Heading Level 2

Heading Level 3

Note that word-processing software often has built-in heading styles.

Consistency

Consistency in the styling of headings and subheadings is key to signaling to readers the structure of a research project. That is, each level 1 heading should appear in the same style and size, as should each level 2 heading, and so on. Generally, avoid numbers and letters to designate heads unless you are working in a discipline where doing so is conventional. Note that a heading labeled “1” requires a subsequent heading labeled “2,” and a heading labeled “a” requires a subsequent heading labeled “b.” 

In a project that is not professionally designed and published, headings should be flush with the left margin, to avoid confusion with block quotations. (The exception is the paper or chapter title, which is centered in MLA style.)

For readability, it is helpful to include a line space above and below a heading, as shown in this post.

No internal heading level should have only one instance. For example, if you have one level 1 heading, you need to have a second level 1 heading. (The exceptions are the paper or chapter title and the headings for notes and the list of works cited.) You should also generally have text under each heading.

Capitalization

Capitalize headings like the titles of works, as explained in section 1.2 of the MLA Handbook.

The shorter, the better."

Modern Language Association. "How Do I Style Headings and Subheadings in a Research Paper?" MLA Style Center., 13 December 2018,  style.mla.org/styling-headings-and-subheadings .

MLA Style Paper Template

  • MLA 9th Edition Paper Template This template was created and saved as a Word template for Microsoft Word 2016. The process for saving and using the template is the same for the instructions given above for 2013.

You can save a personal template in Microsoft Word (IRSC students, download Office for free, see a librarian if you need help). Above is a template you can use every time you need to set-up a research paper using MLA style format. Simply open the template and type your own information every time you need to write an MLA style paper. Microsoft Word will allow you to save personal templates. Once you have the template opened in Word

Click "Save as"

Give the file a name

Under "Save as type", select Word Template

what does a mla research paper look like

Then when you open Word, you will be able to choose a template rather than a blank document. You might have to select Personal to find your template.

what does a mla research paper look like

Sample MLA Paper

MLA 8th Edition Paper Formatting

How to Use the MLA Style Template

Formatting Group Project Papers

For a research paper written collaboratively by several students, such as for a group project, create a title page instead of listing all authors in the header on page 1 of the essay. On the title page, list each student's full name, placing one name on each double-spaced line. After the final student name, enter the professor's name. After the professor's name, give the course name. The last line of the heading will be the date in 5 August 2021 format. Press Enter a few times to move down the page then give the paper title, centered.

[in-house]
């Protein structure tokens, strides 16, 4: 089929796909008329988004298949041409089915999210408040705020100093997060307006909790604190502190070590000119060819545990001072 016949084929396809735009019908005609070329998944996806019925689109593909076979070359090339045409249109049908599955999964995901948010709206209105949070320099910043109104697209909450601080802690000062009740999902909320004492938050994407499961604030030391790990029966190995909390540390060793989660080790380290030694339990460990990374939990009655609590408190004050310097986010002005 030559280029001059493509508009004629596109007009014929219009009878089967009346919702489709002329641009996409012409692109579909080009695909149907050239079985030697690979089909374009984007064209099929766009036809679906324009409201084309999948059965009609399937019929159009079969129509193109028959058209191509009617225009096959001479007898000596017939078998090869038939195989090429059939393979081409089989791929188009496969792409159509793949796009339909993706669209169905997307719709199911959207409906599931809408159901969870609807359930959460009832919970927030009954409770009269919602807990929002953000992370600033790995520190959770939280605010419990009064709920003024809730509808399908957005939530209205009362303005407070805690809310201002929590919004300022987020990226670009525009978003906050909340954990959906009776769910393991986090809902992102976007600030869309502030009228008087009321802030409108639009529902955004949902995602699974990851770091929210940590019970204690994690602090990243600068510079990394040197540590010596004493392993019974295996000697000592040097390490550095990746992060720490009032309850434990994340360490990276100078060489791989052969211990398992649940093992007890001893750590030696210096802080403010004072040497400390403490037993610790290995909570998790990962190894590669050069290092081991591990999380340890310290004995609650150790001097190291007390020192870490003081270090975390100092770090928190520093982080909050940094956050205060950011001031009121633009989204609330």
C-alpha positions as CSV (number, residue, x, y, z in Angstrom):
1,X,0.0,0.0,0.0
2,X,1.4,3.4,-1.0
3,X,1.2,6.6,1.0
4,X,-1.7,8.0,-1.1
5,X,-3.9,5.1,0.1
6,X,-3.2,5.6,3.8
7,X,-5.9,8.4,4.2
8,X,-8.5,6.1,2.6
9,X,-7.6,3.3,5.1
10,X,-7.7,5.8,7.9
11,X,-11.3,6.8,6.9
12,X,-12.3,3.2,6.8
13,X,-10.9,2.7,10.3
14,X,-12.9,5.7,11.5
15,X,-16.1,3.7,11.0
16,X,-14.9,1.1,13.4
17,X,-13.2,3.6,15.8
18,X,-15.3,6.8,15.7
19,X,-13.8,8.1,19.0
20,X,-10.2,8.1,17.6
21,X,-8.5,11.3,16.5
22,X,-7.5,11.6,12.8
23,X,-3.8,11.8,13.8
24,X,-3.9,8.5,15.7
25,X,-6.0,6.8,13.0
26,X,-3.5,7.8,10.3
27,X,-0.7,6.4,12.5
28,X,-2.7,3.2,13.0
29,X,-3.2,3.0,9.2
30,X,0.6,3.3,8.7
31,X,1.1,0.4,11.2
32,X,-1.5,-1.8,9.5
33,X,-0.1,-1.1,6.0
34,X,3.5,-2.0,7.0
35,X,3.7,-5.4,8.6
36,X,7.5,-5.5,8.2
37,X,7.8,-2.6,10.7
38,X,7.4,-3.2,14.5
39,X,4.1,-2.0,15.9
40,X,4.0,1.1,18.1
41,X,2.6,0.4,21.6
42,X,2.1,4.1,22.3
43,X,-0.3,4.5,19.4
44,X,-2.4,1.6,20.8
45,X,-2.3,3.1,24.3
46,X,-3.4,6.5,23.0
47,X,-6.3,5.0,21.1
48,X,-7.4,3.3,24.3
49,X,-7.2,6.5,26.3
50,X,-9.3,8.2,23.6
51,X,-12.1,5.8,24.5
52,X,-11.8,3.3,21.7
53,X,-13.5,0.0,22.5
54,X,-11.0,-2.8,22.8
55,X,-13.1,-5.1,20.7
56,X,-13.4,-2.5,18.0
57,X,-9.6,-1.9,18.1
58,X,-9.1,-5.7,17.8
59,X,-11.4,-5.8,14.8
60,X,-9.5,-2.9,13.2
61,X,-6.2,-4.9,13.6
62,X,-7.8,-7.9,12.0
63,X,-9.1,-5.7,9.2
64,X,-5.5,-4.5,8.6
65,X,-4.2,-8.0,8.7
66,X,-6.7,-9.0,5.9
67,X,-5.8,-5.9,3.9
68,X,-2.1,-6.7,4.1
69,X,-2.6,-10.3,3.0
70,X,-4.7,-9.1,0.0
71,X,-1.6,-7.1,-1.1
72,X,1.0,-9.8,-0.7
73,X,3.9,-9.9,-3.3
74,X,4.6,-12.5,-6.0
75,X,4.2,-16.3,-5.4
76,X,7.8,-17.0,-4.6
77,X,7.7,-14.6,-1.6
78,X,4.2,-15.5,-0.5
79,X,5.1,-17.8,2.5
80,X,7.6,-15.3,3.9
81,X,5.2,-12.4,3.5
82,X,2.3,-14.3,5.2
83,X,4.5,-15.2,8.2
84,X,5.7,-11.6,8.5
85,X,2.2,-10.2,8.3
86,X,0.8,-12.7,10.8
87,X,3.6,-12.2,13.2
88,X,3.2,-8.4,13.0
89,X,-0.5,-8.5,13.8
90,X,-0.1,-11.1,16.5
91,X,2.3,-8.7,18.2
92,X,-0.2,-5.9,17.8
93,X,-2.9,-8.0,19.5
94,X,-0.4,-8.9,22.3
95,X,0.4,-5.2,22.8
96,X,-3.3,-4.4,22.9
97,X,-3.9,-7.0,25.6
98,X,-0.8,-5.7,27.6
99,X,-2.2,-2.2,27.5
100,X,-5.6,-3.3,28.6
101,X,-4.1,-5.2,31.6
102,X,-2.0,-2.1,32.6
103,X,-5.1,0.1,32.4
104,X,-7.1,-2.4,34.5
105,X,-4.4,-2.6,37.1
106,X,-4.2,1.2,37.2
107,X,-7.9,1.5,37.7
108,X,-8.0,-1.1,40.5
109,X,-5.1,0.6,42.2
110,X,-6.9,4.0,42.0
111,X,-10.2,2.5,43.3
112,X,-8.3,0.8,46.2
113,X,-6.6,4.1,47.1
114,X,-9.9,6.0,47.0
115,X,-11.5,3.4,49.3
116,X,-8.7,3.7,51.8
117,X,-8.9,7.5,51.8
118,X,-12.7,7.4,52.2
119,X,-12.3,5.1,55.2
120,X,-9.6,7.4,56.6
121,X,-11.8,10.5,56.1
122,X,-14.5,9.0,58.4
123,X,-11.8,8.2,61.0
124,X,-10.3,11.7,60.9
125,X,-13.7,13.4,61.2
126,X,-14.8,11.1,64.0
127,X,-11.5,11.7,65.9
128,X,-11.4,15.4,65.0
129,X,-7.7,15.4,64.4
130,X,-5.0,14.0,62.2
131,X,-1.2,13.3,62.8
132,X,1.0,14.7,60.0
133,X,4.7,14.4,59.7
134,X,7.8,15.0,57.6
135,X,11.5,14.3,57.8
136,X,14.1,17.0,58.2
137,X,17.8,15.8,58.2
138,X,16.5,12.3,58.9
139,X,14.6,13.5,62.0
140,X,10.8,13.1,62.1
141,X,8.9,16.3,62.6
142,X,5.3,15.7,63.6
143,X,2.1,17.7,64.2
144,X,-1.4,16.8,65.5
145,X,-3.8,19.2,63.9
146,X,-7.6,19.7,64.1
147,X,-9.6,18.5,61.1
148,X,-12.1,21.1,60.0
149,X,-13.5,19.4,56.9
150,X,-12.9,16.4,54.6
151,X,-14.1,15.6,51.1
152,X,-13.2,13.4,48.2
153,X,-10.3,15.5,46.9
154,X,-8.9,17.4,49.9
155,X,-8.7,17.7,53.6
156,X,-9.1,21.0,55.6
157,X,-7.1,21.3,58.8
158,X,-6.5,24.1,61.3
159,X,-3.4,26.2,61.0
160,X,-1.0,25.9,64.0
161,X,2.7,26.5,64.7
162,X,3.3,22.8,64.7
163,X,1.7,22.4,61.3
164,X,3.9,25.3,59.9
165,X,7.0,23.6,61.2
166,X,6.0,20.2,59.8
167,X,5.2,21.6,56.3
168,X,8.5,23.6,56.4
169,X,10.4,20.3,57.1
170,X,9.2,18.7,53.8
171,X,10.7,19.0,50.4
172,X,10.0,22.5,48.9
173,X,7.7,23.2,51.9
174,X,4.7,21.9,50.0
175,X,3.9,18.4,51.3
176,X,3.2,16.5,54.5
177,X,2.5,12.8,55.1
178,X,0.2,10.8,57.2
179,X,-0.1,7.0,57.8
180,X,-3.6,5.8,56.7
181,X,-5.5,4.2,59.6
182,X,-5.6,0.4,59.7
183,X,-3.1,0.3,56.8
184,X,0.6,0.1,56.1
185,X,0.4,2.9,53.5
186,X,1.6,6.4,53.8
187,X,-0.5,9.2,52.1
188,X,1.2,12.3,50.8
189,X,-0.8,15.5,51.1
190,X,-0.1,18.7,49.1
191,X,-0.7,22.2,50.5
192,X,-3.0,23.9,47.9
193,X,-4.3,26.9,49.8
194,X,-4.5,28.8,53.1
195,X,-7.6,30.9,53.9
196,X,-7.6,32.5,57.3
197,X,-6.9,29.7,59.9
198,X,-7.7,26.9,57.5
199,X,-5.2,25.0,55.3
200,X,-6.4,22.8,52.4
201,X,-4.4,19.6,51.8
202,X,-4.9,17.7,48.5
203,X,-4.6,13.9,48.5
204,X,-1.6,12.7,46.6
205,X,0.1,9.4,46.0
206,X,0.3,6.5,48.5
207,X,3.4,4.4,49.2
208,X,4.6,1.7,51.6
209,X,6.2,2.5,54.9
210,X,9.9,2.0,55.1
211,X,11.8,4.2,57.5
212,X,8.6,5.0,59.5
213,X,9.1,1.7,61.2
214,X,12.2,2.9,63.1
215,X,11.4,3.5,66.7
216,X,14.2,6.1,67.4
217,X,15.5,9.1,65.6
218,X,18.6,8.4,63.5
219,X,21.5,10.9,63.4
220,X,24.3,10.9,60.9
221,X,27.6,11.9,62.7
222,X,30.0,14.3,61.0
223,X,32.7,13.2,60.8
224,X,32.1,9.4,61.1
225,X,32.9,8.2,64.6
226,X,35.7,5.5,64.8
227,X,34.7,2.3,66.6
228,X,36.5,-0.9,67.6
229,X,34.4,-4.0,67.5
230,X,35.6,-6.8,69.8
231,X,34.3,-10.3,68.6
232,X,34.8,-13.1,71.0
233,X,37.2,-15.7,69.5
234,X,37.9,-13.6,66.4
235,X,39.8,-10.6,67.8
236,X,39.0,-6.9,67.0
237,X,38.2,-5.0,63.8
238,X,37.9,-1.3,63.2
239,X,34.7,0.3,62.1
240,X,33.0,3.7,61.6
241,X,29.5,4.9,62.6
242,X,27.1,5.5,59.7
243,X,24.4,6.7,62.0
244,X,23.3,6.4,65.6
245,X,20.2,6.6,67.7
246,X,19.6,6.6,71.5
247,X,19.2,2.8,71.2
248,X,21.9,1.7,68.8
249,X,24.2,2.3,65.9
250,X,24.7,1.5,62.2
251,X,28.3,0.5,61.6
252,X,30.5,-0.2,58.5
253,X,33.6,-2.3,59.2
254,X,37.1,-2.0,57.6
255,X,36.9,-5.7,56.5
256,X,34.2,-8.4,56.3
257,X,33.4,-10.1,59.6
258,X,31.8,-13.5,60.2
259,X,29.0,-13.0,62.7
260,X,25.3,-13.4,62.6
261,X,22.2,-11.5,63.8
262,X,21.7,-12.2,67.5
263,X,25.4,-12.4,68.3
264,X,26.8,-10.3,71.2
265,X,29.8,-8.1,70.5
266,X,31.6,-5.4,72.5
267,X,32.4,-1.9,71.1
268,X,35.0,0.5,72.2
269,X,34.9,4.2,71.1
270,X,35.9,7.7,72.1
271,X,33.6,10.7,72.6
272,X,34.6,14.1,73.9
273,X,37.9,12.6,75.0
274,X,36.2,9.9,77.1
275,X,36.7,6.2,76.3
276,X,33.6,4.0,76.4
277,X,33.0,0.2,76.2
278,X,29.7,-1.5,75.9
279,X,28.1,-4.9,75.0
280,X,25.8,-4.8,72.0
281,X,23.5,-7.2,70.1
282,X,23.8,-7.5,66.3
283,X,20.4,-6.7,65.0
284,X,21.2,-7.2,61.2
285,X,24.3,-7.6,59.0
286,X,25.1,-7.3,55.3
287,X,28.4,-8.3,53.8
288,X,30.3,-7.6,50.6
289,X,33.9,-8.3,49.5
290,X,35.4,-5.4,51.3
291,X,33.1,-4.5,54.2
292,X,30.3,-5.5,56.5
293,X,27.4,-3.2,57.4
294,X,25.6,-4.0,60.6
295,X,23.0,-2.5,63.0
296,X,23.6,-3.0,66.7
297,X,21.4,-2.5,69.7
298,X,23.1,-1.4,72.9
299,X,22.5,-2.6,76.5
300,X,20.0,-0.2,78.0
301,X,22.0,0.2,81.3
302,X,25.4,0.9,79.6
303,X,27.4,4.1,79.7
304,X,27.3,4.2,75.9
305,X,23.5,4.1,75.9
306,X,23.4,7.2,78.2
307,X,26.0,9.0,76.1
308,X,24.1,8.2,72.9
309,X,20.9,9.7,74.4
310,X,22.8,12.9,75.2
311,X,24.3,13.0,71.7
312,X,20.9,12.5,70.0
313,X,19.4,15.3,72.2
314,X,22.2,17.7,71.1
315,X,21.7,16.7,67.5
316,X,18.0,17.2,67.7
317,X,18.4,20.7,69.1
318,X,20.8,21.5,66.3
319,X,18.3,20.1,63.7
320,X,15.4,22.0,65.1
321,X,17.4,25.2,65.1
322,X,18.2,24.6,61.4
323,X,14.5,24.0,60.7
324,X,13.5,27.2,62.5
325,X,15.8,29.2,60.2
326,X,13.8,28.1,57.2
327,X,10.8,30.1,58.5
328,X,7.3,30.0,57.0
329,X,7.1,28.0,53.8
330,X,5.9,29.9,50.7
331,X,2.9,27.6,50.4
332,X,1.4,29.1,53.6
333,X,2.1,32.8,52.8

MLA 9th Group Research Project Title Page Example

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  • Last Updated: Oct 26, 2023 9:07 AM
  • URL: https://irsc.libguides.com/mla

what does a mla research paper look like

MLA Format: Everything You Need to Know

Matt Ellis

MLA format is a set of formatting and citation guidelines for how an academic paper should look, similar to other styles such as Chicago or APA format. We use MLA format for topics in the humanities, including languages, philosophy, and the arts, but not history (which uses Chicago) or the social sciences, like psychology or education (which use APA format).

Since most schools’ requirements include humanities courses, there’s a good chance you’ll write a paper in MLA format at some point. Below, we explain how the MLA format works and what sets it apart from Chicago and APA formats. We’ll also cover how to cite sources in MLA format, with examples.

“Write “Grammarly Write with Grammarly

What is MLA format?

When to use mla format, mla vs. apa, chicago, and other formats, how to set up your paper in mla format, mla formatting rules, mla style rules, how to cite sources in mla: citation examples, how to present evidence and quotes in mla, in-text citations in mla, footnotes and endnotes in mla, works cited page for mla, how to cite different types of sources in mla format, mla format faqs.

MLA format was developed by the Modern Language Association to provide a uniform way for academics in the arts and humanities fields to format their works and cite their sources. MLA format, like other academic styles, includes specific guidelines for a paper’s heading, in-text citations, works cited page, quotations, abbreviations, and even the size of the margins.

This format (like other academic formats) takes the guesswork out of formatting your academic writing and ensures that your sources are cited and credited properly, leaving you, and your readers, to focus on your paper’s content.